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The Effect of Icing with the Pro-Stim Edema Management System on Cutaneous Cooling

By William R. Holcomb, Brent C. Mangus and Richard Tandy

Abstract

The simultaneous administration of ice, compression, and electrical stimulation is a technique sometimes used to control the magnitude and duration of edema. The Pro-Stim Edema Management System (TKO, Inc, Alameda, CA) was developed to make this simultaneous treatment both simplistic and more effective. The system is designed to be more effective because the stimulating electrodes are incorporated into the fabric of the ice pack thus providing little insulation to cold. The purpose of our study was to test the effectiveness of icing with Pro-Stim on cutaneous cooling by comparing it to ice bag application with conventional stimulator electrodes. Twelve subjects received the ice portion of the two experimental conditions for 30 minutes. Cutaneous temperatures were monitored at two sites: one under the electrode and one away from the electrode (centered between the stimulating electrodes). Temperatures were recorded via surface probes interfaced to digital thermometers each minute for 5 minutes before and after icing and during the 30 minutes of ice application. Temperature data were analyzed with three-way factorial analysis of variance with repeated measures. The administration of ice decreased the temperature for all conditions. However, the temperature under the electrode with Pro-Stim was significantly lower during the treatment period than the temperature under the electrode with the conventional system. Thus, Pro-Stim provides more cooling of the entire treatment area. Further research should include an investigation of the effect of the Pro-Stim Edema Management System on cooling while using electrical stimulation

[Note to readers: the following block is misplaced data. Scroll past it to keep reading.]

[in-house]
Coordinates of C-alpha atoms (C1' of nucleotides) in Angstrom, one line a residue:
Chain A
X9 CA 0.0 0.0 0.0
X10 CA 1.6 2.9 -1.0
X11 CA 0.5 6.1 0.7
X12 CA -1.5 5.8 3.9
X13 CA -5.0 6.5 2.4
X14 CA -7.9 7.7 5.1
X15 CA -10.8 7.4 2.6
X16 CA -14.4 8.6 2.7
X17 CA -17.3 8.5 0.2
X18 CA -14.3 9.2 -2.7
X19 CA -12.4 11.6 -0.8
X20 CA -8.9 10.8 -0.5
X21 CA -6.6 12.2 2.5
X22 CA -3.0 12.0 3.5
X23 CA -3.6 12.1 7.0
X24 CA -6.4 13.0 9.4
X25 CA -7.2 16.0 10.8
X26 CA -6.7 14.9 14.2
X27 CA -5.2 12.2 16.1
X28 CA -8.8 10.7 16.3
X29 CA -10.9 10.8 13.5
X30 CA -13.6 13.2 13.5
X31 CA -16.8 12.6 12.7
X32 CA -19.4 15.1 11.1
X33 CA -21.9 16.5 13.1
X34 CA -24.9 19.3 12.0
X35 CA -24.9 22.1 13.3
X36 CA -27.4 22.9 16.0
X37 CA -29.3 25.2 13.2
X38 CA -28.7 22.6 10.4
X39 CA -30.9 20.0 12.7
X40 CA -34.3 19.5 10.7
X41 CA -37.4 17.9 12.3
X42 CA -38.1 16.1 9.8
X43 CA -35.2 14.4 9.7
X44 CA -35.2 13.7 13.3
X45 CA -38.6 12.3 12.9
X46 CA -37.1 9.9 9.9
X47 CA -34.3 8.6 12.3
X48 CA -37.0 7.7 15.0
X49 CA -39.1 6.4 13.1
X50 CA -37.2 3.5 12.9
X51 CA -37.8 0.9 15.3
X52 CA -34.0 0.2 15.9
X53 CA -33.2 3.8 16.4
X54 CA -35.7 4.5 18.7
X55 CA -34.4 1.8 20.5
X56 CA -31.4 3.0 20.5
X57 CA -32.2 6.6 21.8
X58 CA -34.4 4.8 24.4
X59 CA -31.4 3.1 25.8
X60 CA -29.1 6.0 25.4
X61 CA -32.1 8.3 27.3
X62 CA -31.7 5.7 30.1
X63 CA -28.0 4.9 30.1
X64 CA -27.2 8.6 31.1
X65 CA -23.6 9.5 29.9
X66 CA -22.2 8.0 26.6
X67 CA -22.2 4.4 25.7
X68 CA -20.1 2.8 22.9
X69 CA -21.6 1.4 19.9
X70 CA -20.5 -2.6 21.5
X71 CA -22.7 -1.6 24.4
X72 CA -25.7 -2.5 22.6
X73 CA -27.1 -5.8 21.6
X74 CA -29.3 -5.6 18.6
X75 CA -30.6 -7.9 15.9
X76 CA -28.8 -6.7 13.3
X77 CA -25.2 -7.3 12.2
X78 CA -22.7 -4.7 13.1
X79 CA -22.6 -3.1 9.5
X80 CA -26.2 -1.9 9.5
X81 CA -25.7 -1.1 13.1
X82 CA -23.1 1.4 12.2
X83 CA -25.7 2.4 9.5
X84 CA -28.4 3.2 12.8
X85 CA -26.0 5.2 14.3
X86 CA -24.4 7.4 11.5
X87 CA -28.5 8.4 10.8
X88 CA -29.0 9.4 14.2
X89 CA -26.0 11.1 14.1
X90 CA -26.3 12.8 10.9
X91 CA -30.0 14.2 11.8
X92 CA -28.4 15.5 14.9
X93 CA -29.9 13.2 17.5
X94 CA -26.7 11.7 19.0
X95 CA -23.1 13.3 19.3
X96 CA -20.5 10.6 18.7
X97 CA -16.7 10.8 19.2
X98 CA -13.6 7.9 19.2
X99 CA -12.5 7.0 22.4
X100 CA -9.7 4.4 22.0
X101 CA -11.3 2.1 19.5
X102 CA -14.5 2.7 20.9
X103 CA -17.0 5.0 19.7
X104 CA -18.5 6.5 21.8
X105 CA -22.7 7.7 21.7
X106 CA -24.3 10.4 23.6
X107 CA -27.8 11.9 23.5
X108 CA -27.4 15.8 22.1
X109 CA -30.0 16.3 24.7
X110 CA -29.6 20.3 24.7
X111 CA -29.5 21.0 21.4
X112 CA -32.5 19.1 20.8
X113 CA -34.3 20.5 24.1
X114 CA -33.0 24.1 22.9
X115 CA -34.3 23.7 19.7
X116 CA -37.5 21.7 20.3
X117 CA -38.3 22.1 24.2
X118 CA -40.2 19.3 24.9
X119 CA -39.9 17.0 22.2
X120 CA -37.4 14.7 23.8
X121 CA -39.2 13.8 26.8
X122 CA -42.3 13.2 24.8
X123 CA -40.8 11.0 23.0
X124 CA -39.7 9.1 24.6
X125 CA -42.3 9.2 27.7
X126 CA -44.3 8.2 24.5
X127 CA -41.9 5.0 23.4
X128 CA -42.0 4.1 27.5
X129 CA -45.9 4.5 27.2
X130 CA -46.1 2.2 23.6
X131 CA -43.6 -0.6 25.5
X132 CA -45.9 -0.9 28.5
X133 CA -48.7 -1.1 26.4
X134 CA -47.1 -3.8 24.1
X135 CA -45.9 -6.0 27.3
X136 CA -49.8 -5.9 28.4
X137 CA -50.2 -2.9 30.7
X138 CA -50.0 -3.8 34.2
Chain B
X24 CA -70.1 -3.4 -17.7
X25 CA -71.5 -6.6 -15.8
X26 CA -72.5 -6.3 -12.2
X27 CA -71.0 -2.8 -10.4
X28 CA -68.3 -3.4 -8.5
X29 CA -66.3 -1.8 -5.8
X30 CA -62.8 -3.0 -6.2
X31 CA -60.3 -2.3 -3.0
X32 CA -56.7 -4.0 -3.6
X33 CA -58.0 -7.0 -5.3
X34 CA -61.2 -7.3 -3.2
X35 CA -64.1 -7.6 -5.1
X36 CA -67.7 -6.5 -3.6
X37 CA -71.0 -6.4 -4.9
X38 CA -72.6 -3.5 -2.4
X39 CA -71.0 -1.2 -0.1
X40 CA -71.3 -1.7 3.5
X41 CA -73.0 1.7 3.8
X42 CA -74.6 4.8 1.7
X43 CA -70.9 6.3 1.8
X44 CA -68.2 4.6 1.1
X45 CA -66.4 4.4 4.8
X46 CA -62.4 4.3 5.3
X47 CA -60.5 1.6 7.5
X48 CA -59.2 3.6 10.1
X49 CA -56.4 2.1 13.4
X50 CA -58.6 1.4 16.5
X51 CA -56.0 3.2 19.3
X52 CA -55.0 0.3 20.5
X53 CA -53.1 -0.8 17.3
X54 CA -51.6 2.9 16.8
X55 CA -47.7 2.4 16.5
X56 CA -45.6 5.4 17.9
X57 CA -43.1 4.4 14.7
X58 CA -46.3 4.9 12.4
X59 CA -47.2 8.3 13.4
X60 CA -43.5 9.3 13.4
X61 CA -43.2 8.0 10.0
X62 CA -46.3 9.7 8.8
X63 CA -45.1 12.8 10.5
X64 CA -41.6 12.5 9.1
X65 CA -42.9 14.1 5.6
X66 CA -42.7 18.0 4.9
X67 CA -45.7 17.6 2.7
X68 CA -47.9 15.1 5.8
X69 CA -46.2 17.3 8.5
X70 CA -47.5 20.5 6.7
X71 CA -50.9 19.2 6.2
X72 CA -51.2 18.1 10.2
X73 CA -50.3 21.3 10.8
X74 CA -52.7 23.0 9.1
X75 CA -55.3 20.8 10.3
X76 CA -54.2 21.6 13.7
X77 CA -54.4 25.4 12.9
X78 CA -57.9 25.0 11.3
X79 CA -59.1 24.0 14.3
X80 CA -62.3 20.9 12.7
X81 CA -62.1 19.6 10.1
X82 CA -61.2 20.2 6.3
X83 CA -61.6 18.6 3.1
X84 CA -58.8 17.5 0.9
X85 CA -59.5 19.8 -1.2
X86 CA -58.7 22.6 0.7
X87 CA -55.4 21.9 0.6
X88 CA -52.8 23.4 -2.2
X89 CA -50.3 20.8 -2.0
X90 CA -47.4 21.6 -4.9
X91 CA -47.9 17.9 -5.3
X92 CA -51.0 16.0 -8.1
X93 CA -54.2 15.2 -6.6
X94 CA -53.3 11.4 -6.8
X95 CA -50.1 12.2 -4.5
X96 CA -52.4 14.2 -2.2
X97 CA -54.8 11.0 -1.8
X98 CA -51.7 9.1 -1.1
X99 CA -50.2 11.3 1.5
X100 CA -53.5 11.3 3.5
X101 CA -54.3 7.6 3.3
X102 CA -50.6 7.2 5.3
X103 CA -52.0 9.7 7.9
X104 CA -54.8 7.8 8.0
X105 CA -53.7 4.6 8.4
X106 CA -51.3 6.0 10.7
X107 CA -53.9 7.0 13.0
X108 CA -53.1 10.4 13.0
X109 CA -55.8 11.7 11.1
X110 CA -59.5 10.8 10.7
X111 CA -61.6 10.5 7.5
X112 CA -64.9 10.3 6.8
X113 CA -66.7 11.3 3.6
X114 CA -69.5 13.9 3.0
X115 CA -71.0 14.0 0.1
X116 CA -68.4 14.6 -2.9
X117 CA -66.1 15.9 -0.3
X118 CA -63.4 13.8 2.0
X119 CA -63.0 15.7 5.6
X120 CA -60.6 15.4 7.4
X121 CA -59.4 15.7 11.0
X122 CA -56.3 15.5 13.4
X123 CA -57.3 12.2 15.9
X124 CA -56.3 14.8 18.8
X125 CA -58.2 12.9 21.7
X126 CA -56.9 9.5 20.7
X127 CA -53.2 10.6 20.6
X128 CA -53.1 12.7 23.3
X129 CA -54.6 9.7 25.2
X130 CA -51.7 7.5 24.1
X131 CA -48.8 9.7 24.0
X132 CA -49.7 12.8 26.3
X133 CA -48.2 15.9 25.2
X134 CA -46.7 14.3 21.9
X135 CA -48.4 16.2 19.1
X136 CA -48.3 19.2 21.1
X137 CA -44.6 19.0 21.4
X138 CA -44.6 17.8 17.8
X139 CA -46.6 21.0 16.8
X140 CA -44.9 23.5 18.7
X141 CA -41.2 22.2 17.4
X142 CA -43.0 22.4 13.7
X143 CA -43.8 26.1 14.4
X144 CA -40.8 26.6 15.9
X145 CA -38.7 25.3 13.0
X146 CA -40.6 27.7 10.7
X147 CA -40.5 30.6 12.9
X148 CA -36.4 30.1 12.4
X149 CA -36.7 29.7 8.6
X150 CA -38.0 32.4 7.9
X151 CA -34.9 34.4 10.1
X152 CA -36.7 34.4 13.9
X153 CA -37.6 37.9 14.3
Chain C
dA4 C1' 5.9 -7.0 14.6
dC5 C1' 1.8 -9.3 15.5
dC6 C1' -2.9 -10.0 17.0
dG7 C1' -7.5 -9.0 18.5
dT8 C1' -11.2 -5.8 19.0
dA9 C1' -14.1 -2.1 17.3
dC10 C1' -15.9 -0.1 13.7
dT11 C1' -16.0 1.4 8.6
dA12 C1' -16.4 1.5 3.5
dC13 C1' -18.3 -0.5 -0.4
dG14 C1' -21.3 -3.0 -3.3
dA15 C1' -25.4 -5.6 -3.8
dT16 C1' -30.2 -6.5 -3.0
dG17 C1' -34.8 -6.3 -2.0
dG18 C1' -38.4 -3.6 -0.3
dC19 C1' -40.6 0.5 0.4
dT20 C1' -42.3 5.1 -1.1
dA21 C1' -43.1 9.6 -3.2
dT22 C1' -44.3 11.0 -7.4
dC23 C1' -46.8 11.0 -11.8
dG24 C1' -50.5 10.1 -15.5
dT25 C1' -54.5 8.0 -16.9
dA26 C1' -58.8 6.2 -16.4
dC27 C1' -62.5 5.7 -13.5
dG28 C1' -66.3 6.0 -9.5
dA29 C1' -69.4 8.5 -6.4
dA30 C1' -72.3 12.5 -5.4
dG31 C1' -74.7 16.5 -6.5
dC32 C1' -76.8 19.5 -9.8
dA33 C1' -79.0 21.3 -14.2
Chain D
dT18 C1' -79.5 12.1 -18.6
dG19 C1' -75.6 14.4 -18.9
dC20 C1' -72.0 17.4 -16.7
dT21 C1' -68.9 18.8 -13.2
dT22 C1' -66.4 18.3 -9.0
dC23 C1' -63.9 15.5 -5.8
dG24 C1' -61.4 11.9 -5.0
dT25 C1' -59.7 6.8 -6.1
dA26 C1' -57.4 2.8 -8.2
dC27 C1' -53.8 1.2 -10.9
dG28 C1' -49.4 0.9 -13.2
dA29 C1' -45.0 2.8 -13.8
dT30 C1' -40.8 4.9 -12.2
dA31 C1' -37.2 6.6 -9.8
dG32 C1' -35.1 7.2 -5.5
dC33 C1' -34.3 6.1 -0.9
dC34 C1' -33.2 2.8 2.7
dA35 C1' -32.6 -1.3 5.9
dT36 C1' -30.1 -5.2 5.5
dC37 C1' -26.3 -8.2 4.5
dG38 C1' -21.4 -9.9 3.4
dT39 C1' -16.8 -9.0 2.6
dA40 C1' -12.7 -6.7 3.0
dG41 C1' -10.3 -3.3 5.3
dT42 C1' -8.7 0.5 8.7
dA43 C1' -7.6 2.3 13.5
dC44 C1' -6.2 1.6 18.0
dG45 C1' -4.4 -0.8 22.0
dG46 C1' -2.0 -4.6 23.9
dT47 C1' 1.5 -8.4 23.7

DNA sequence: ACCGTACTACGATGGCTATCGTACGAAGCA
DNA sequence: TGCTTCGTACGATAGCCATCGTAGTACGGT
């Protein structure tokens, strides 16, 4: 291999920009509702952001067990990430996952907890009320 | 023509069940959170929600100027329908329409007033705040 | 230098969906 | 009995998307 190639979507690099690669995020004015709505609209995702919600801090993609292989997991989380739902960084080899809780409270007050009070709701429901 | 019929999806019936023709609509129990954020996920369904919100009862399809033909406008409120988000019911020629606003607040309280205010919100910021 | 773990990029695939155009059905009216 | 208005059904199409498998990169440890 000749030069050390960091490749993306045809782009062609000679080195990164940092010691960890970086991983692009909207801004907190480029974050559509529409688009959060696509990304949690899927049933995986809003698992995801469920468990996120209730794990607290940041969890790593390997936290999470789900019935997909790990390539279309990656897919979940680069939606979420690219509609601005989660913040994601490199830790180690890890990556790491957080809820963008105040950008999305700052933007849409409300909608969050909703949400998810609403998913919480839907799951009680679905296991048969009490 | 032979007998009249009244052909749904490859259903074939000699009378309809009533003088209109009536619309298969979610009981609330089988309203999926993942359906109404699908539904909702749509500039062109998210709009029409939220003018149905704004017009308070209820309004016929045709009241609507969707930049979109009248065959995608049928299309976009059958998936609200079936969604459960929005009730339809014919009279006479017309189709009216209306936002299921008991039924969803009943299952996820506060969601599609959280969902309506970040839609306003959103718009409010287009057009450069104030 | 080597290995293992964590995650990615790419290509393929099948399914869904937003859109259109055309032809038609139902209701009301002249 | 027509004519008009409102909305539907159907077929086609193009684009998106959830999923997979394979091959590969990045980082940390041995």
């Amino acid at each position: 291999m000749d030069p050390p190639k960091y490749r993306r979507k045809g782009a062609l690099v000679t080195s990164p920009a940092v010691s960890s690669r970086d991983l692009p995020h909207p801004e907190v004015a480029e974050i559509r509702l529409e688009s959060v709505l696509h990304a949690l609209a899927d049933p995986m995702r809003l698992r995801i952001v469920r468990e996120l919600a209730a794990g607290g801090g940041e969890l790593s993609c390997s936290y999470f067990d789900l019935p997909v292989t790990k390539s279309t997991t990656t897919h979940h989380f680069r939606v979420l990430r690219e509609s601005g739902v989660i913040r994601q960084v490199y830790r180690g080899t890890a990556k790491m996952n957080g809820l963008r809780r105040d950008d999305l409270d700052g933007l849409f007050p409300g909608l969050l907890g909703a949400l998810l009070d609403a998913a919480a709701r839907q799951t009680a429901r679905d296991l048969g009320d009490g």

Topics: Original Research
OAI identifier: oai:pubmedcentral.nih.gov:1318442
Provided by: PubMed Central
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